Standards for Professional Development: A Sociocultural Perspective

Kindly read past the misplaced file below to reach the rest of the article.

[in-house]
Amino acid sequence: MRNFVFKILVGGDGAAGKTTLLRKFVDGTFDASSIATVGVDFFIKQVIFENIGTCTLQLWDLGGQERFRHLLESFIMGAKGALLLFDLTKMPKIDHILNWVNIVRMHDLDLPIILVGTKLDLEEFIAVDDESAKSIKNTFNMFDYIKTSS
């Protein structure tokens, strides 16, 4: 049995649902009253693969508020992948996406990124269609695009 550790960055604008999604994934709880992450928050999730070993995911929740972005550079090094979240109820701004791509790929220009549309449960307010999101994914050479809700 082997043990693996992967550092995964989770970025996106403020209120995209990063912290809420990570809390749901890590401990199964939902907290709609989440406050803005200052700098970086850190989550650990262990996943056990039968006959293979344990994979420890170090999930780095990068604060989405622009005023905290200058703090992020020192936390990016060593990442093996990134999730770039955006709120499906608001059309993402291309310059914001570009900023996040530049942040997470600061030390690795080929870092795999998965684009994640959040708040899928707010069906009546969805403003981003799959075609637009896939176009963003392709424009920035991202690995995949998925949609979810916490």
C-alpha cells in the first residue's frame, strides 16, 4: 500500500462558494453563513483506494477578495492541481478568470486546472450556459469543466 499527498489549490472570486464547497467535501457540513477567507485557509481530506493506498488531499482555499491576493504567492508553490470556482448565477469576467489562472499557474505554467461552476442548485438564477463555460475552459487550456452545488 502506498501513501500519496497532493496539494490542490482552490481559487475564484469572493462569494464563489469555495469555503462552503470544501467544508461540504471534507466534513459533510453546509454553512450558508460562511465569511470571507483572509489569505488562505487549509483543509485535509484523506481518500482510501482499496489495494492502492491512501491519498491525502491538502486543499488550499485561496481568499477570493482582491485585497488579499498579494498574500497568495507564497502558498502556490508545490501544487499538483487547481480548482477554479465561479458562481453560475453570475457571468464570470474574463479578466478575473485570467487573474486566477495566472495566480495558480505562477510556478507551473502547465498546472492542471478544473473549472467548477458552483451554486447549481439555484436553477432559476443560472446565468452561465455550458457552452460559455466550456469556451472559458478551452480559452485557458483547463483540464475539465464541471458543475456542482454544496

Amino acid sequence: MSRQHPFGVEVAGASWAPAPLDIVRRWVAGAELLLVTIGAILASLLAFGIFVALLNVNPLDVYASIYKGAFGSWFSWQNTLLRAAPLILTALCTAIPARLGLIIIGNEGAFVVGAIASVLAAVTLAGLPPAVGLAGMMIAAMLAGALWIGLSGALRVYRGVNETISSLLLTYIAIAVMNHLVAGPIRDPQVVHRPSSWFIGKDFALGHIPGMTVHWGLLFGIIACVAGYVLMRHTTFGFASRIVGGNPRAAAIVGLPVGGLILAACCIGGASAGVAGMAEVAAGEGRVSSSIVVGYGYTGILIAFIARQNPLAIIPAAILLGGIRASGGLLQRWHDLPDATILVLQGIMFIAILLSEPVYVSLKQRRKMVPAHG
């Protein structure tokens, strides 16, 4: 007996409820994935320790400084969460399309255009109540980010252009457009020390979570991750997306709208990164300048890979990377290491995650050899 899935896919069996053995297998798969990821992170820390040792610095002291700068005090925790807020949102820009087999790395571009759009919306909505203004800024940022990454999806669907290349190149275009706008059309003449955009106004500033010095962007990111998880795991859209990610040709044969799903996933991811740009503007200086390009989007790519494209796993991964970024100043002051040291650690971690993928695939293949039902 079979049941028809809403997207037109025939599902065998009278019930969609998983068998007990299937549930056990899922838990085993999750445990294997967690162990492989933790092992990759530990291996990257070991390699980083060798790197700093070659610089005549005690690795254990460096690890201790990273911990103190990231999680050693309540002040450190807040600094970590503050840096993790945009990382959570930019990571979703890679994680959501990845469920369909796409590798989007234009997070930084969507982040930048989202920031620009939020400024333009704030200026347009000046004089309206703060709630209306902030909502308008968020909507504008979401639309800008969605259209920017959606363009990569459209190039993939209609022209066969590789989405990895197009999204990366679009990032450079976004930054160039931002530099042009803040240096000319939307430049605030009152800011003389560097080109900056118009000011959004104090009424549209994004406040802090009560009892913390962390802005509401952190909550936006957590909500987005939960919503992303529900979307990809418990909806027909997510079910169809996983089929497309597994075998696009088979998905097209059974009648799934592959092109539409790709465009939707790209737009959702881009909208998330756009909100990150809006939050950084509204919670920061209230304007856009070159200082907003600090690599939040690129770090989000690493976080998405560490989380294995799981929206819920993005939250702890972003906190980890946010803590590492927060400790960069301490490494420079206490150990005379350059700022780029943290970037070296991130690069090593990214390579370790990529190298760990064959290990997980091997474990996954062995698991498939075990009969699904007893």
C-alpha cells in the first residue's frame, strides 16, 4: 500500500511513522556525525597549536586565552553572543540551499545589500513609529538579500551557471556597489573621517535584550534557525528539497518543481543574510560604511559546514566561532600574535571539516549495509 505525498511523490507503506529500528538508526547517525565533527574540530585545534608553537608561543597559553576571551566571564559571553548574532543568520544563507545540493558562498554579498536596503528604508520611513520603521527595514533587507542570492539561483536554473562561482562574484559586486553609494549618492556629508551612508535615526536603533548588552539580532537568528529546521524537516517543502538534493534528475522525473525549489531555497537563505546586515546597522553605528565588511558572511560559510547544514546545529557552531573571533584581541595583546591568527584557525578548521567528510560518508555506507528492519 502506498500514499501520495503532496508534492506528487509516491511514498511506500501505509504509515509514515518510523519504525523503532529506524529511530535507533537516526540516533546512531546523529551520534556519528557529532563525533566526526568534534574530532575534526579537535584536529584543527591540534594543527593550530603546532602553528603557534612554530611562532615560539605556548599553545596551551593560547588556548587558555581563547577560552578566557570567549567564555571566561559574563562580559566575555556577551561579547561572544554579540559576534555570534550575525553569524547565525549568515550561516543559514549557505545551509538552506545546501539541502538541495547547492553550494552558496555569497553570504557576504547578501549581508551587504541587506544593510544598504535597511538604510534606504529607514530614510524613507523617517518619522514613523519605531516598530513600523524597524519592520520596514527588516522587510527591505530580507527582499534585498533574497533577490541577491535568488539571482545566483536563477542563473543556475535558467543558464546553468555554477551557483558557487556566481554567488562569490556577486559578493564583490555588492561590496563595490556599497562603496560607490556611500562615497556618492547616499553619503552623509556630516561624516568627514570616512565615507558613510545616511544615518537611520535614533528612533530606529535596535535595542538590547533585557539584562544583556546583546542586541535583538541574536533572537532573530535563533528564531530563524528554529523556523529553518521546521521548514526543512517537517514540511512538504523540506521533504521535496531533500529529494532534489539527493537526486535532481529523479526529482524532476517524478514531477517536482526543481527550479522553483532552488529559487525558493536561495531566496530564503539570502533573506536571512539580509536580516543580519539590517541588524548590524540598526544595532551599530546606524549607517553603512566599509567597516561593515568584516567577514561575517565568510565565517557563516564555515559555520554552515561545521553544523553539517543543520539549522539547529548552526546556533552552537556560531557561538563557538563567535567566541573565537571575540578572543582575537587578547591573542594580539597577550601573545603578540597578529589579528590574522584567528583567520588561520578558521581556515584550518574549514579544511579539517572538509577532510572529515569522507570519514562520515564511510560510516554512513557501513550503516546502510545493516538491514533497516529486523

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AbstractMuch research and theory has focused on improving the academic success of students at-risk for failure due to poverty, limited English proficiency, and/or background knowledge and experiences which do not map easily onto school expectations. Several studies have led to significant advances in understanding basic learning processes, including the social and cultural foundations of cognitive development. Rather than focusing on presumed student deficits, researchers have focused on ways that schools can scaffold learning, build on student characteristics as resources, and mitigate risk factors. The Center for Research on Education, Diversity & Excellence (CREDE) has synthesized this work with five standards for effective teaching: joint productive activity, language and literacy development, contextualizing teaching and learning, complex thinking, and instructional conversation (Dalton, 1998). These standards can also be applied to professional development activities. Of course, adults and children learn differently. For example, adults have more extensive and more organized background knowledge than young children. They may be more strategic in how they learn, may have different motivations for learning, and may be more aware of their learning so that they monitor and self-regulate their learning better. However, the principles that describe effective teaching and learning for students in classrooms should not differ from those for adults in general and teachers in particular. Some of the research studies on improving educational outcomes for students and improving schooling have concluded that effective instructional environments depend upon well-trained, reflective teachers who are adequately supported in terms of professional development. Rather than trying to develop teacher-proof curriculum and teaching practices, recent work has focused on fostering professional communities of learners and lifelong support programs. The current emphasis is to embed knowledge and skill acquisition within a framework of teacher growth and development, collaborative programs, and interactive research within a community of learners (see Sprinthall, Remain, & Thies-Sprinthall, 1996 for a recent review). This Research Brief discusses the five standards in terms of sociocultural theory and explains how each standard can support the learning process underlying professional development efforts.